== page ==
August 20 2014 Latest news:
Story by: JOHN ELWORTHY
Friday, April 11, 2014
An inquiry into the planning department of Fenland Council has concluded enforcement is “creaking and inefficient”, it lacks “”performance and financial management” and relationships between staff and councillors are “fuzzy”.
The devastating assessment has been revealed in confidential papers leaked from within the Conservative group of Fenland Council.
The quotes come from minutes of the last group meeting and reflect the views of outgoing leader Alan Melton.
Cllr Melton said today the minutes were accurate “but you shouldn’t have had them since they are confidential- but in essence they are true”.
He said he addressed colleagues following a meeting with the Planning Advisory Service, an outside agency undertaking a review of planning within Fenland at the request of the district council.
“Planning Advisory Service had concluded their review and a draft report promised within three weeks,” the minutes reveal.
“Preliminary findings had been shared. Some issues of serious concerns with both members and officers. Enforcement was creaking and ineffective, no performance or financial management, no unit costs nor business centre costs”.
The report also reveals that Cllr Melton mentioned the PAS had found “relationship between senior managers and members was fuzzy with no clear demarcation lines.”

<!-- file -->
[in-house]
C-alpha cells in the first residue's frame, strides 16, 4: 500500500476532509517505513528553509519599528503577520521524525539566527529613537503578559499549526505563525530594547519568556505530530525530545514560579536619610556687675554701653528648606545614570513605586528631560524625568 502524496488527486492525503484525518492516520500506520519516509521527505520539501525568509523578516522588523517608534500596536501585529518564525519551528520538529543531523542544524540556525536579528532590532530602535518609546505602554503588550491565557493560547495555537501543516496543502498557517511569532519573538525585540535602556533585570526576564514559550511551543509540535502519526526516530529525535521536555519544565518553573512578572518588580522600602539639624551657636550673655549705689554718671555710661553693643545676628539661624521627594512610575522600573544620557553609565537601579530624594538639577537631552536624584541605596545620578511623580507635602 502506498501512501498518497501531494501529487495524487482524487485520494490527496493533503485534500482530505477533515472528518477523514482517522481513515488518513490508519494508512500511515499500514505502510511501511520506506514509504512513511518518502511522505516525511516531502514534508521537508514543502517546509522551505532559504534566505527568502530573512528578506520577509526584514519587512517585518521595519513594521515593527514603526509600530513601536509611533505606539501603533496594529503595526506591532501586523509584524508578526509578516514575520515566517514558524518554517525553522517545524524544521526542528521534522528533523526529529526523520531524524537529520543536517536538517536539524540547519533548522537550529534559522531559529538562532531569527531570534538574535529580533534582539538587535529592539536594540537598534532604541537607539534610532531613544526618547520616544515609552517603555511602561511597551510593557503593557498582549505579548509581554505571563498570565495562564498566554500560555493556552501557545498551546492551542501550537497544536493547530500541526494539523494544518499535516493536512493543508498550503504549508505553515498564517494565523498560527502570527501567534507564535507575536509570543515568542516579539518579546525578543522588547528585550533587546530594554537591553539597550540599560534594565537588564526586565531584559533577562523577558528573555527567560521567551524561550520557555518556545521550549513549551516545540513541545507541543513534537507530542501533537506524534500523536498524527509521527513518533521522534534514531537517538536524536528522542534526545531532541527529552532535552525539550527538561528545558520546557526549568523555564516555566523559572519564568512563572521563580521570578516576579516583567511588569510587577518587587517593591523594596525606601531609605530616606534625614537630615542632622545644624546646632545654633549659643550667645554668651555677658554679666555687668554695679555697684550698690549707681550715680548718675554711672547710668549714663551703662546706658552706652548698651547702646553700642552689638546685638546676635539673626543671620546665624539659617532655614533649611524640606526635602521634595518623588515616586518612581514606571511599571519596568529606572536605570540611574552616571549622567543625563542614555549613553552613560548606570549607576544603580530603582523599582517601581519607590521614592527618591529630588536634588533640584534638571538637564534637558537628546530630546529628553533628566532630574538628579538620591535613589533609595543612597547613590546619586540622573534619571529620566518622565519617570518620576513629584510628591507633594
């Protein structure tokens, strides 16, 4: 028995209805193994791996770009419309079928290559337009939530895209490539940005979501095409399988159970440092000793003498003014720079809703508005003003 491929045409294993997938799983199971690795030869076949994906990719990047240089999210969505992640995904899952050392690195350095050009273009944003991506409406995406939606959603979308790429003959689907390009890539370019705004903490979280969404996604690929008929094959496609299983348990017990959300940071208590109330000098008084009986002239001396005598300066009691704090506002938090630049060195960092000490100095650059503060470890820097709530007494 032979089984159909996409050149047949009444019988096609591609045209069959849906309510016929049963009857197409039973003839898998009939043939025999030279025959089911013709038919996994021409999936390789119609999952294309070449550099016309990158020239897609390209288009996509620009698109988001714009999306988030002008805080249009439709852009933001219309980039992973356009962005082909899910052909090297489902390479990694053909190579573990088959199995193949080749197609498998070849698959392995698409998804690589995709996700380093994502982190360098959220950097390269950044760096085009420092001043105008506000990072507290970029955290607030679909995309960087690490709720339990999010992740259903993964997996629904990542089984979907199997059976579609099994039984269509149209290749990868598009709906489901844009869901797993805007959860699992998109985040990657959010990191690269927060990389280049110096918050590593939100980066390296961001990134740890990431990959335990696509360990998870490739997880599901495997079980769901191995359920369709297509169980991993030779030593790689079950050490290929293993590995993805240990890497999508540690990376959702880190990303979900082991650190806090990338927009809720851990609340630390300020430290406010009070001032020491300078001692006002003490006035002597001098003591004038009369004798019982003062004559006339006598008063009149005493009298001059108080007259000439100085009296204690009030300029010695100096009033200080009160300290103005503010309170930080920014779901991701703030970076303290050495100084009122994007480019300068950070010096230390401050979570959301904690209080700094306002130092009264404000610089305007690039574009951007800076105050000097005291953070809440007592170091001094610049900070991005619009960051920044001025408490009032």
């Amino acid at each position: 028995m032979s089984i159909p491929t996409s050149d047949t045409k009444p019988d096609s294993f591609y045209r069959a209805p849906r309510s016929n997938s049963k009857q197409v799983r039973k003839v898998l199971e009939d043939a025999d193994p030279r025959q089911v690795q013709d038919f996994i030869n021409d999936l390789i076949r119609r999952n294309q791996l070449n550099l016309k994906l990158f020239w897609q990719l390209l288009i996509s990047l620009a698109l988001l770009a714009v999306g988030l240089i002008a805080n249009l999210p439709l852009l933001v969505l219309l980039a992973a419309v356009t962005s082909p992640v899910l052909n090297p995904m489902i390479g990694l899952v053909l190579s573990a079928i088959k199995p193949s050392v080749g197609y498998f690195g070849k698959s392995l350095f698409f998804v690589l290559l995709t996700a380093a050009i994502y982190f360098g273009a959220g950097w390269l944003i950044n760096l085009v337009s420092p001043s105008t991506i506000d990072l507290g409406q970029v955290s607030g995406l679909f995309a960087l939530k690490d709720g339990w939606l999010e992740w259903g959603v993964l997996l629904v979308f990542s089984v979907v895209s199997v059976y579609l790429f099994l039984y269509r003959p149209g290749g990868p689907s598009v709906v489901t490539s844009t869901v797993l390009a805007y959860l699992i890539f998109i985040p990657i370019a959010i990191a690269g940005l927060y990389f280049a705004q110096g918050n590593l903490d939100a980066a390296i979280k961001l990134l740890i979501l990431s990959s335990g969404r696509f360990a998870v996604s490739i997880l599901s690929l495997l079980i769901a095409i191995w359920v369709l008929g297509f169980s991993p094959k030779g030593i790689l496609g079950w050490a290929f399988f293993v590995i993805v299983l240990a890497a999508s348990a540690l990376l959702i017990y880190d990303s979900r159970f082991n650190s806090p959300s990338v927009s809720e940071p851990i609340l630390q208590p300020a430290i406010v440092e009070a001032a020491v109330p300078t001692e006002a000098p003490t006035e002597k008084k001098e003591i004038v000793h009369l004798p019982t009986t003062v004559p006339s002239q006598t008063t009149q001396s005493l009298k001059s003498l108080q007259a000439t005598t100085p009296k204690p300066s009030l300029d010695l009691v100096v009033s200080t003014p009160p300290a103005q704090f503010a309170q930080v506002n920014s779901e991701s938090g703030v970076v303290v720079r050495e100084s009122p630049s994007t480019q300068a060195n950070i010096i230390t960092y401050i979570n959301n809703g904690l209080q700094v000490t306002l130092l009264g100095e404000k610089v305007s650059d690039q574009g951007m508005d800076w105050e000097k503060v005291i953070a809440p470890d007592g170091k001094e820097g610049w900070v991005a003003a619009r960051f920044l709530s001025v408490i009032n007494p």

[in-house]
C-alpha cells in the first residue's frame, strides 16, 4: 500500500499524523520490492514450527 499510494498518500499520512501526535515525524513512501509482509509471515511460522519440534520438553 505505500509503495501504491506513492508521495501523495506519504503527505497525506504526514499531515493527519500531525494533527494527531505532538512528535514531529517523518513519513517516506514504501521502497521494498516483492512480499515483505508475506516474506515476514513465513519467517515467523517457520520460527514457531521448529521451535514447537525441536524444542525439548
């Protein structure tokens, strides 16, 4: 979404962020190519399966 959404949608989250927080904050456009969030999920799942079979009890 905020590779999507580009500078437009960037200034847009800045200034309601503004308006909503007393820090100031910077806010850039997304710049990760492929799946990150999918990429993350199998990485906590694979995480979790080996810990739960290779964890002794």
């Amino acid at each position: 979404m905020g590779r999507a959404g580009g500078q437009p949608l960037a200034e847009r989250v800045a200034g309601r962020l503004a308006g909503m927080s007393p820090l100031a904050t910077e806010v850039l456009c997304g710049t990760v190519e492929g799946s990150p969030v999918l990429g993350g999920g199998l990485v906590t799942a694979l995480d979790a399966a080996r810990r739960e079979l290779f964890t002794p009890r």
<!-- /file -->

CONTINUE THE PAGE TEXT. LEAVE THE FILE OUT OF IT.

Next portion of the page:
However one bright note was the PAS assessment of the committee structure which they described as “good and governance role was clear”.
But they also have criticised “poor body language which indicated relationship problems between members and officers”.
The report by PAS is expected to ensure more rigorous pre-application processes and local councils invited to have more input into projects which will help their communities. This, concludes PAS, is currently “sadly lacking”
The report to councillors also pointed out that “public image of the planning service and committee is poor. Suggest record or tele-record all committee meetings. Committee procedures must be tighter.”
The final report from PAS is expected to be handed to the new leader once he or she is appointed after May 1.
Next step will be an action plan and ongoing monitoring of new procedures.